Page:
1721. Swapping Nodes in a Linked List


Problem Description

In this problem, you are provided with the head of a singly linked list and an integer k. The goal is to return the modified linked list after swapping the values of two specific nodes: the kth node from the beginning and the kth node from the end. The linked list is indexed starting from 1, which means that the first node is considered the 1st node from both the beginning and the end in the case of a single-node list. Note that it's not the nodes themselves that are being swapped, but rather their values.

Intuition

To solve this problem, we think about how we can access the kth node from the beginning and the end of a singly linked list. A singly linked list does not support random access in constant time; meaning we can't directly access an element based on its position without traversing the list.

Given we only need to swap the values and not the nodes themselves, a two-pointer approach is perfect. The first step is to locate the kth node from the beginning which can be done by traversing k-1 nodes from the head. We use a pointer p to keep track of this node.

Finding the kth node from the end is trickier because we don't know the length of the linked list beforehand. However, by using two pointersfast and slow – and initially set both at the head, we can move fast k-1 steps ahead so that it points to the kth node. Then, we move both fast and slow at the same pace. When fast reaches the last node of the list, slow will be pointing at the kth node from the end. We use another pointer q to mark this node.

Once we have located both nodes to be swapped, p and q, we simply exchange their values and return the (modified) head of the linked list as the result.

Learn more about Linked List and Two Pointers patterns.

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Solution Approach

The implementation of the solution follows a two-pointer approach that is commonly used when dealing with linked list problems. The algorithm is simple yet powerful and can be broken down into the following steps:

  1. Initialize two pointers fast and slow to reference the head of the linked list.
  2. Move the fast pointer k-1 steps ahead. After this loop, fast will be pointing to the kth node from the beginning of the list. We use pointer p to mark this node.
  3. Once the fast pointer is in position, we start moving both fast and slow pointers one step at a time until fast is pointing to the last node of the linked list. Now, the slow pointer will be at the kth node from the end of the list. We use another pointer q to mark this node.
  4. Swap the values of nodes p and q by exchanging their val property.
  5. Finally, return the modified linked list's head.

This is a classical algorithm that does not require additional data structures for its execution and fully utilizes the linked list's sequential access nature. It's efficient because it only requires a single pass to find both the kth node from the beginning and the kth node from the end, resulting in O(n) time complexity, where n is the number of nodes in the linked list.

The only tricky part that needs careful consideration is handling edge cases, such as k being 1 (swapping the first and last elements), k being equal to half the list's length (in the case of an even number of nodes), or the list having k or fewer nodes. However, since the problem only asks to swap values, the provided solution handles all these cases without any additional checks.

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What's the output of running the following function using input 56?

1KEYBOARD = {
2    '2': 'abc',
3    '3': 'def',
4    '4': 'ghi',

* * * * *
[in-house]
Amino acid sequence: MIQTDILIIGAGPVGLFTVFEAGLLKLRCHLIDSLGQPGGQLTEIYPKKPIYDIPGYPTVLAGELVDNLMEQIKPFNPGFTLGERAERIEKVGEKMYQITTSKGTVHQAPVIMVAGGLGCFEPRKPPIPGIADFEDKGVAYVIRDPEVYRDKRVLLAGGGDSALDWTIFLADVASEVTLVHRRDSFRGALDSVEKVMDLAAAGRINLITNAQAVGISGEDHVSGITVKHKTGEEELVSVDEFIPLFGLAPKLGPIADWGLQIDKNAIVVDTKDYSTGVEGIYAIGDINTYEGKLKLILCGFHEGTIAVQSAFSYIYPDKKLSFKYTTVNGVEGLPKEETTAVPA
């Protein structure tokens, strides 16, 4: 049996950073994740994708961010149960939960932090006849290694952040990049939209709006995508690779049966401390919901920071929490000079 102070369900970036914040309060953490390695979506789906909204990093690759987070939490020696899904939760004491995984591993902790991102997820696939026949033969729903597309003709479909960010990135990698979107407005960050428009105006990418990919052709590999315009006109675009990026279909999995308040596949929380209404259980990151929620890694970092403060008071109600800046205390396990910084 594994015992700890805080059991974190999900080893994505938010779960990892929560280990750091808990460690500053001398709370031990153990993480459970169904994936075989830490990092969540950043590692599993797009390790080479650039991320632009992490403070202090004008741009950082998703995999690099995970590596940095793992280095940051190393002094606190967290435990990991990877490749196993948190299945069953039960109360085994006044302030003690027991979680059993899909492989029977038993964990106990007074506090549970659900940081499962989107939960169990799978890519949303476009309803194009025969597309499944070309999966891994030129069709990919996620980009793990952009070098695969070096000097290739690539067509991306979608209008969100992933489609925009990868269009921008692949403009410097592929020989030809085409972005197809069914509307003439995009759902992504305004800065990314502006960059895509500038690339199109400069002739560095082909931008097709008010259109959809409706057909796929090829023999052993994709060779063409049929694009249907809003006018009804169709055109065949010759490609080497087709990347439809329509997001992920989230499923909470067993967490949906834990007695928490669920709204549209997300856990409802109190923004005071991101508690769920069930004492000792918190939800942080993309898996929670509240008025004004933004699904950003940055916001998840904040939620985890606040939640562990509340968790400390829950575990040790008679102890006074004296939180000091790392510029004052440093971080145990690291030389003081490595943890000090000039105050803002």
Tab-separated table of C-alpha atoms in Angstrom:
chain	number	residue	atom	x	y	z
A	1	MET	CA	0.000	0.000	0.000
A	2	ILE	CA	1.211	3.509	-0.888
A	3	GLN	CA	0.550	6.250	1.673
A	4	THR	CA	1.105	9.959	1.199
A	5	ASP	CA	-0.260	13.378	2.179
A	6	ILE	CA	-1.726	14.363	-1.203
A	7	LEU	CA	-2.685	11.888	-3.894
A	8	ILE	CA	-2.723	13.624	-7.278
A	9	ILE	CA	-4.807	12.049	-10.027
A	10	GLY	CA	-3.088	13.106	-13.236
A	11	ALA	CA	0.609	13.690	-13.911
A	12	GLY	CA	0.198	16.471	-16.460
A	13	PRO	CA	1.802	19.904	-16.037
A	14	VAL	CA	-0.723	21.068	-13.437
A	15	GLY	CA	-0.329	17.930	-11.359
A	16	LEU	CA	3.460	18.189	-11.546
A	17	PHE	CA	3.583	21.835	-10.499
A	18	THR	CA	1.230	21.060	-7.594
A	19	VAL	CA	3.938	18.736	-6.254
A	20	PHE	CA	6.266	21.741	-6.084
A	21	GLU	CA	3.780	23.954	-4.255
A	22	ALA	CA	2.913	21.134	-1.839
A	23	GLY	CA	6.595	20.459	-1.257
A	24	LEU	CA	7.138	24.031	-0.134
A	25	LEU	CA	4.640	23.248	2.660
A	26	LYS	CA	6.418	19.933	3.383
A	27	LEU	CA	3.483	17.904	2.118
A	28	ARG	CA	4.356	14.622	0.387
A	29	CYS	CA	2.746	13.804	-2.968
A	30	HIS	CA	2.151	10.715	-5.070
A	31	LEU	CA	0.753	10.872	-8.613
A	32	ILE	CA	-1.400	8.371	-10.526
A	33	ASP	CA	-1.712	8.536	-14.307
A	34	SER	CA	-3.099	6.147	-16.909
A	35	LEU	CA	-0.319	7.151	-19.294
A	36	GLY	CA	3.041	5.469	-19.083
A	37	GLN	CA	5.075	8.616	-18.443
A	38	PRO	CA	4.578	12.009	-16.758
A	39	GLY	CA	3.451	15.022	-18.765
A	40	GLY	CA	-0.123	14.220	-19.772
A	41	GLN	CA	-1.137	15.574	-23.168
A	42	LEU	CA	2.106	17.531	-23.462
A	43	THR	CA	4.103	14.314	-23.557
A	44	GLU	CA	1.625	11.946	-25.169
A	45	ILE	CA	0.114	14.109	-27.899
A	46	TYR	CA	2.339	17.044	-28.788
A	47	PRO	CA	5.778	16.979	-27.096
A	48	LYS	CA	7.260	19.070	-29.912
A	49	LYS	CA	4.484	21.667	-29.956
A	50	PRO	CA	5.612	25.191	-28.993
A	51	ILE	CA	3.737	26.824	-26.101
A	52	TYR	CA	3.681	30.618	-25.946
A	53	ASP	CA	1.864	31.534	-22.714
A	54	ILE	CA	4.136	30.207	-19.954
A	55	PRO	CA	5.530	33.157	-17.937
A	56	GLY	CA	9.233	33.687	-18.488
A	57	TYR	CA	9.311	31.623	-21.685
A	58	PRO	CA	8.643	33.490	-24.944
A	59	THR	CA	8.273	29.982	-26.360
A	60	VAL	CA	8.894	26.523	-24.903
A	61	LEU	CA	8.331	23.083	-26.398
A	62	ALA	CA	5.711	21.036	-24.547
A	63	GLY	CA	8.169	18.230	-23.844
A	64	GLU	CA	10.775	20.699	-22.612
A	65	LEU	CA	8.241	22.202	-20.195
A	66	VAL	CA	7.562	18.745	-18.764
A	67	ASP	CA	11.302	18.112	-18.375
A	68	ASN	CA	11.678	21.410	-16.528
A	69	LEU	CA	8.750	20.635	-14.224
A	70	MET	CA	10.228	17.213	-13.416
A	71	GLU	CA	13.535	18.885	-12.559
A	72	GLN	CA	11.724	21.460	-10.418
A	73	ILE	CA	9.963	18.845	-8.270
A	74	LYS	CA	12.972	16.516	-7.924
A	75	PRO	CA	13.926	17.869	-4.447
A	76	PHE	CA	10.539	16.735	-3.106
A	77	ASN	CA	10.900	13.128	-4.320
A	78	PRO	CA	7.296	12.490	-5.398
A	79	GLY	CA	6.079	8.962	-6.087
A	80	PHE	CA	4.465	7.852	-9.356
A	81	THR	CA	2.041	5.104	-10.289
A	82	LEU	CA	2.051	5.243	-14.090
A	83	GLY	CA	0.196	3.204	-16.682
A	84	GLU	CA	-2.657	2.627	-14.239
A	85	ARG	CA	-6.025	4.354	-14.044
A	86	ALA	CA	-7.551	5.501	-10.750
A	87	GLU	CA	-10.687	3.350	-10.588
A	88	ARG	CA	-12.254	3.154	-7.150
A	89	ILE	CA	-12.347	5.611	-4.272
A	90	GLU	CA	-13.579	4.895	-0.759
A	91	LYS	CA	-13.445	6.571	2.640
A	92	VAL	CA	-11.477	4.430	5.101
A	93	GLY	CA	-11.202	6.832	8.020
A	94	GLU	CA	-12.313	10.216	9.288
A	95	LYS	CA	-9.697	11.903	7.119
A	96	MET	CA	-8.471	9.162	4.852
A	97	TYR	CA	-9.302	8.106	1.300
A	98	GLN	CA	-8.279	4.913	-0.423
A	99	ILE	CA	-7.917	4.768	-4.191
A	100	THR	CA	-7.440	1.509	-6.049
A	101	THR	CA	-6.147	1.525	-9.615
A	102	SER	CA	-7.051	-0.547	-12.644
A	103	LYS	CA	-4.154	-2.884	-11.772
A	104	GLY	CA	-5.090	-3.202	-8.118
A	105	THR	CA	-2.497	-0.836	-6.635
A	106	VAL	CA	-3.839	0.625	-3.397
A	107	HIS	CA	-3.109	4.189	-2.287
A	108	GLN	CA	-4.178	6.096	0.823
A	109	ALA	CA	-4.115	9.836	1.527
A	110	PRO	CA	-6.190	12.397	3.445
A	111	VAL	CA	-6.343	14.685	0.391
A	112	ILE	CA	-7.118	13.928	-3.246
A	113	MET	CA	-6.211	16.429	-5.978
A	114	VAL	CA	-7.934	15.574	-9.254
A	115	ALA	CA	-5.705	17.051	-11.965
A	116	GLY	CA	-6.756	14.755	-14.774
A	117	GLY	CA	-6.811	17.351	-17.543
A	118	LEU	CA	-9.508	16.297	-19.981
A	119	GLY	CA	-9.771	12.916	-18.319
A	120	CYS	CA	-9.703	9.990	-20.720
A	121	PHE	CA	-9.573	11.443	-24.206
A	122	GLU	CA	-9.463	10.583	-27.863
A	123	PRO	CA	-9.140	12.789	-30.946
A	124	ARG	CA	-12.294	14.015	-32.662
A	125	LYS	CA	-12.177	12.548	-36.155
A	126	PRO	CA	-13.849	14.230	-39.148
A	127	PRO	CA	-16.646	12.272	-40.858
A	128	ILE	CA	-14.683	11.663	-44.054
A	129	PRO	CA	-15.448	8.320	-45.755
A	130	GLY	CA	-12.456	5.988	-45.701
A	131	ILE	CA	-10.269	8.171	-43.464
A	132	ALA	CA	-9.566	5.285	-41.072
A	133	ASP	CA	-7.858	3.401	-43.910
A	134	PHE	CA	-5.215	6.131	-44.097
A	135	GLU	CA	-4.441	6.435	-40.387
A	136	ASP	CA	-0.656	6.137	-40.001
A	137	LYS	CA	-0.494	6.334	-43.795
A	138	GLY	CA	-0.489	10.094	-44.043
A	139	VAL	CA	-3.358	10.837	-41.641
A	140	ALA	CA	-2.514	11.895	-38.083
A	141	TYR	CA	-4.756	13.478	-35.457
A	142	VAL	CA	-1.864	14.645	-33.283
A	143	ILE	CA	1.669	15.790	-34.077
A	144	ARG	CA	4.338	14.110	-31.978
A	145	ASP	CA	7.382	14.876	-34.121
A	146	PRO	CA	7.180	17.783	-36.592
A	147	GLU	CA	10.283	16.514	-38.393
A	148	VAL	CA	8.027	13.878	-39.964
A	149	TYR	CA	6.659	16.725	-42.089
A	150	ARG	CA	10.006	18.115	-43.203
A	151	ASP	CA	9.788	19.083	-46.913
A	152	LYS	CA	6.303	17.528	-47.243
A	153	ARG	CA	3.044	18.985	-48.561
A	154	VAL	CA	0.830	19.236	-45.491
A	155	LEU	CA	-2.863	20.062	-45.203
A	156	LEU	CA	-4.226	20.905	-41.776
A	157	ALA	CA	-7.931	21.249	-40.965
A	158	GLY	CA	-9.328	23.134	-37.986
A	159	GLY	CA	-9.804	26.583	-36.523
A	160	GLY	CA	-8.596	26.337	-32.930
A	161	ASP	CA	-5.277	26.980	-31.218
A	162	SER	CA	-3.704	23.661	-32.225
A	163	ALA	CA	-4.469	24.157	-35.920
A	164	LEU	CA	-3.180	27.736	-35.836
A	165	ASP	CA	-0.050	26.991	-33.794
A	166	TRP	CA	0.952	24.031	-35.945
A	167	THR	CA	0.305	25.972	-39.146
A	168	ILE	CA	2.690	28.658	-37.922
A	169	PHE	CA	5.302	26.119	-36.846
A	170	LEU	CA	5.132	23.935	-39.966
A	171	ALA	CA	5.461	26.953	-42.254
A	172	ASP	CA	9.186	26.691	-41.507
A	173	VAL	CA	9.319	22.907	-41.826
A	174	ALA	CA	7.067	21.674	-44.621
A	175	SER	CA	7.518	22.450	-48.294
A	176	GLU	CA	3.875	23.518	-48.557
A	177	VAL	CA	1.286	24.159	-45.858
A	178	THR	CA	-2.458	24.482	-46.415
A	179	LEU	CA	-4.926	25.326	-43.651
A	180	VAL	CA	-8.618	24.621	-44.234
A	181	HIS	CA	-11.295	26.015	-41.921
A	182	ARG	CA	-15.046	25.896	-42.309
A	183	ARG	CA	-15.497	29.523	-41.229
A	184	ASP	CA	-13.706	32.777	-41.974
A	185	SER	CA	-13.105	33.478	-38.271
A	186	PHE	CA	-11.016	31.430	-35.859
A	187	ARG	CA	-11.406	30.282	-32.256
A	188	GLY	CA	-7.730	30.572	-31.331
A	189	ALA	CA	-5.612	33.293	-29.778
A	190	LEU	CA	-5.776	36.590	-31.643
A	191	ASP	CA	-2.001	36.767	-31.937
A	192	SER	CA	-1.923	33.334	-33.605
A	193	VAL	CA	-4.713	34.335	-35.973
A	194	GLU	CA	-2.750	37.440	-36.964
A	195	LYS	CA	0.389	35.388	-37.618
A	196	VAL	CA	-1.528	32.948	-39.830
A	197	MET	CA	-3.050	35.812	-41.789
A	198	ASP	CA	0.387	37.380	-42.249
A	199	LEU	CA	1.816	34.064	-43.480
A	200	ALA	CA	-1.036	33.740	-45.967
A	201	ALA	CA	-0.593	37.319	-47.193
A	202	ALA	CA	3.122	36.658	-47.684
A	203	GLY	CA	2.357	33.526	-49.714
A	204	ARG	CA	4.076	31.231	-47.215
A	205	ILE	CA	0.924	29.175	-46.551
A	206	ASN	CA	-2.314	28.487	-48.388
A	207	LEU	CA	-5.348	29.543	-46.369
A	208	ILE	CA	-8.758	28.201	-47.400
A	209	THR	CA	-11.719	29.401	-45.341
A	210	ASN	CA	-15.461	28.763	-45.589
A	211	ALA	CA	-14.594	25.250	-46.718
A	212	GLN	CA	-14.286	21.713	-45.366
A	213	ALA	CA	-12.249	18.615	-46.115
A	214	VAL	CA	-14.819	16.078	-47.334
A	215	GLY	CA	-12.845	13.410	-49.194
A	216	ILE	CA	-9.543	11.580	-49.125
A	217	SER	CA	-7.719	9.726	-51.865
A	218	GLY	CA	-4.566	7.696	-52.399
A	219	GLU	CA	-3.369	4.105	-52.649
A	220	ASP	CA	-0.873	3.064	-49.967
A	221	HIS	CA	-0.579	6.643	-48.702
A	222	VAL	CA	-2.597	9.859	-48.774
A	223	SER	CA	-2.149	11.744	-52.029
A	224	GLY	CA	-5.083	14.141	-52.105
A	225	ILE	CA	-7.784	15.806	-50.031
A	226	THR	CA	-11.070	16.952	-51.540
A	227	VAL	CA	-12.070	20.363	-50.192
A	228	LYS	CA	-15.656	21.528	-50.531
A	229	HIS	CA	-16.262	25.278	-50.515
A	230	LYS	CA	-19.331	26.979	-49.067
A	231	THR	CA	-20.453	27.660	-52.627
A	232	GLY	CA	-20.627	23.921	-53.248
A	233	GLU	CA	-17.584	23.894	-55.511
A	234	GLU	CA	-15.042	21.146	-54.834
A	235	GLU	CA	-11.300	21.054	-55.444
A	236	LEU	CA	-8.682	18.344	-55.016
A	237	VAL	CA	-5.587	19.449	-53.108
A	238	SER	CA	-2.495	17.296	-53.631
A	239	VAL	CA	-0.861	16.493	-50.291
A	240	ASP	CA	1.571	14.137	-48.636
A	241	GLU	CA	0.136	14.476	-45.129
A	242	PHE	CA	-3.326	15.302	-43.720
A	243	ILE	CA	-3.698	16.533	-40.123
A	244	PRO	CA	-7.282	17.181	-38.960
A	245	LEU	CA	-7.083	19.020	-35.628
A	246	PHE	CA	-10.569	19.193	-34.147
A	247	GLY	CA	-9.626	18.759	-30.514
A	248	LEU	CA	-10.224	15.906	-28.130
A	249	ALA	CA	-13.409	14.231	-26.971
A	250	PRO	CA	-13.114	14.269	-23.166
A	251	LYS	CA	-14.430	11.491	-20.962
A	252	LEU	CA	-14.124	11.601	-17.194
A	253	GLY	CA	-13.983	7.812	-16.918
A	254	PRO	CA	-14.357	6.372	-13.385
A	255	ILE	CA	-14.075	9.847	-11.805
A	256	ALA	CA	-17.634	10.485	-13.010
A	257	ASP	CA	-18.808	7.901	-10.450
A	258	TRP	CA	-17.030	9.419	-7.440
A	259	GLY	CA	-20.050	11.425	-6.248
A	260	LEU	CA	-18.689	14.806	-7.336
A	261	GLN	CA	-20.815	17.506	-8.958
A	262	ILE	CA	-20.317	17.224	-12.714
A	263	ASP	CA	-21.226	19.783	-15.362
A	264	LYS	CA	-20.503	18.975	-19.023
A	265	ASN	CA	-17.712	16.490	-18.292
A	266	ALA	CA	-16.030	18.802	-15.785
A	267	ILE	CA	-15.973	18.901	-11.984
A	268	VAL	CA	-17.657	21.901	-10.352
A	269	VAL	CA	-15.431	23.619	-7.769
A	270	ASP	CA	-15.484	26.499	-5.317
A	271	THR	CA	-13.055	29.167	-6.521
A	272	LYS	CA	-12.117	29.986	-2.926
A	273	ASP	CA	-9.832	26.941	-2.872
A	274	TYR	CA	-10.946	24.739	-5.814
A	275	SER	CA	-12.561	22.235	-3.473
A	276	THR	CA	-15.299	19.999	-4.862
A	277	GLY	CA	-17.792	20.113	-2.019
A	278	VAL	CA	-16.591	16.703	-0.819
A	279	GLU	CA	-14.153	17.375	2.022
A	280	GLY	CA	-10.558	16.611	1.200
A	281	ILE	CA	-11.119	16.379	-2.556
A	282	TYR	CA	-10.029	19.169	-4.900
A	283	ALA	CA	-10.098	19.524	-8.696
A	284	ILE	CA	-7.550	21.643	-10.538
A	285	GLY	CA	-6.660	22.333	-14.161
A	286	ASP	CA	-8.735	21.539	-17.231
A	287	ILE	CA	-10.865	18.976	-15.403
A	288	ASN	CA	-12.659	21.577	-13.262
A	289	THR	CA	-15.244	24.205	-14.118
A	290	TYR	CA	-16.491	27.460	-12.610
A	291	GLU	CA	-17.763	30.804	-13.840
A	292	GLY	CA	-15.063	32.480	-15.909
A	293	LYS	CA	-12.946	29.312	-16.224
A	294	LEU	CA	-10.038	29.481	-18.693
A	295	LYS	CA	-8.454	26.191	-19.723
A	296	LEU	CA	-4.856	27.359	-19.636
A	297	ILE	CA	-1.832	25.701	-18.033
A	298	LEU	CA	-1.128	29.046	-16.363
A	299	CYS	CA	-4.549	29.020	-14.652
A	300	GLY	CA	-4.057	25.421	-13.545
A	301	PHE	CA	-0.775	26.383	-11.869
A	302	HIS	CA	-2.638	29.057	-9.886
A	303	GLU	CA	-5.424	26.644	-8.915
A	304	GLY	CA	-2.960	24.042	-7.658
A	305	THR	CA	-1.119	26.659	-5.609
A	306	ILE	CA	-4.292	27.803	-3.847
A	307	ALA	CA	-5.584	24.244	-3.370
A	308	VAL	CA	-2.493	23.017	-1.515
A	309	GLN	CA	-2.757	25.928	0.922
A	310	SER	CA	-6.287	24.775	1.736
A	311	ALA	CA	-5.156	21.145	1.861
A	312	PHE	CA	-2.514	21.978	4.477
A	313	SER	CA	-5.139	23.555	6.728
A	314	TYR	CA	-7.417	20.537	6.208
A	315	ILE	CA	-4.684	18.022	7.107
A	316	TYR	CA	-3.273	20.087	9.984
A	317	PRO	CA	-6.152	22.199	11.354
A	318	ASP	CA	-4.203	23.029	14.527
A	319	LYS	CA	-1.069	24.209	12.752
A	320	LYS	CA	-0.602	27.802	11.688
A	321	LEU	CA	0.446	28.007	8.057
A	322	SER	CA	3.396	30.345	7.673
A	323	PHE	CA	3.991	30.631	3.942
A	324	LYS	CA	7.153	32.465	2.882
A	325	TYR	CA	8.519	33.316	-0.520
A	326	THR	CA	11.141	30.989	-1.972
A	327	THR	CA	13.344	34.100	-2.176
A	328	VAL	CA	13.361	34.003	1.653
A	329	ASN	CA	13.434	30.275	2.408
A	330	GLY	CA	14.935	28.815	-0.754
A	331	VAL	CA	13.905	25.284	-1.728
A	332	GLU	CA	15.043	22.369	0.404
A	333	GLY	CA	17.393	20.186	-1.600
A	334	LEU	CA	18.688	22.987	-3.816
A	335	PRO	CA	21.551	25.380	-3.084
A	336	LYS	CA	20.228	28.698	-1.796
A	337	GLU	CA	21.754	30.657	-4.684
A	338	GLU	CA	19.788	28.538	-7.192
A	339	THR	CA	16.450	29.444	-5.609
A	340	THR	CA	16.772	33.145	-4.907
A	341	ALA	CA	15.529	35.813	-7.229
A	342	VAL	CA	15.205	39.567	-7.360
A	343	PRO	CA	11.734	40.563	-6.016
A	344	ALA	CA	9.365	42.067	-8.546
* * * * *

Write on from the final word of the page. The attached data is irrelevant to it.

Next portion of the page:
5    '5': 'jkl',
6    '6': 'mno',
7    '7': 'pqrs',
8    '8': 'tuv',
9    '9': 'wxyz',
10}
11
12def letter_combinations_of_phone_number(digits):
13    def dfs(path, res):
14        if len(path) == len(digits):
15            res.append(''.join(path))
16            return
17
18        next_number = digits[len(path)]
19        for letter in KEYBOARD[next_number]:
20            path.append(letter)
21            dfs(path, res)
22            path.pop()
23
24    res = []
25    dfs([], res)
26    return res
27
1private static final Map<Character, char[]> KEYBOARD = Map.of(
2    '2', "abc".toCharArray(),
3    '3', "def".toCharArray(),
4    '4', "ghi".toCharArray(),
5    '5', "jkl".toCharArray(),
6    '6', "mno".toCharArray(),
7    '7', "pqrs".toCharArray(),
8    '8', "tuv".toCharArray(),
9    '9', "wxyz".toCharArray()
10);
11
12public static List<String> letterCombinationsOfPhoneNumber(String digits) {
13    List<String> res = new ArrayList<>();
14    dfs(new StringBuilder(), res, digits.toCharArray());
15    return res;
16}
17
18private static void dfs(StringBuilder path, List<String> res, char[] digits) {
19    if (path.length() == digits.length) {
20        res.add(path.toString());
21        return;
22    }
23    char next_digit = digits[path.length()];
24    for (char letter : KEYBOARD.get(next_digit)) {
25        path.append(letter);
26        dfs(path, res, digits);
27        path.deleteCharAt(path.length() - 1);
28    }
29}
30
1const KEYBOARD = {
2    '2': 'abc',
3    '3': 'def',
4    '4': 'ghi',
5    '5': 'jkl',
6    '6': 'mno',
7    '7': 'pqrs',
8    '8': 'tuv',
9    '9': 'wxyz',
10}
11
12function letter_combinations_of_phone_number(digits) {
13    let res = [];
14    dfs(digits, [], res);
15    return res;
16}
17
18function dfs(digits, path, res) {
19    if (path.length === digits.length) {
20        res.push(path.join(''));
21        return;
22    }
23    let next_number = digits.charAt(path.length);
24    for (let letter of KEYBOARD[next_number]) {
25        path.push(letter);
26        dfs(digits, path, res);
27        path.pop();
28    }
29}
30

Example Walkthrough

Let's walk through an example to illustrate the solution approach. Consider a linked list and an integer k:

1Linked List: 1 -> 2 -> 3 -> 4 -> 5
2k: 2

Our task is to swap the 2nd node from the beginning with the 2nd node from the end.

  1. Initialize two pointers fast and slow to reference the head of the linked list.

  2. Move the fast pointer k-1 steps ahead. So, after this step:

    1fast: 2 (Second node)
    2slow: 1 (Head of the list)
  3. Start moving both fast and slow one step at a time until fast points to the last node:

    1Step 1:
    2fast: 3
    3slow: 2
    4
    5Step 2:
    6fast: 4
    7slow: 3
    8
    9Step 3:
    10fast: 5 (Last node)
    11slow: 4 (This becomes our `k`th node from the end)
  4. At this point, we have:

    1p (kth from the beginning): Node with value 2
    2q (kth from the end): Node with value 4
  5. Swap the values of nodes p and q:

    1Node `p` value before swap: 2
    2Node `q` value before swap: 4
    3
    4Swap their values.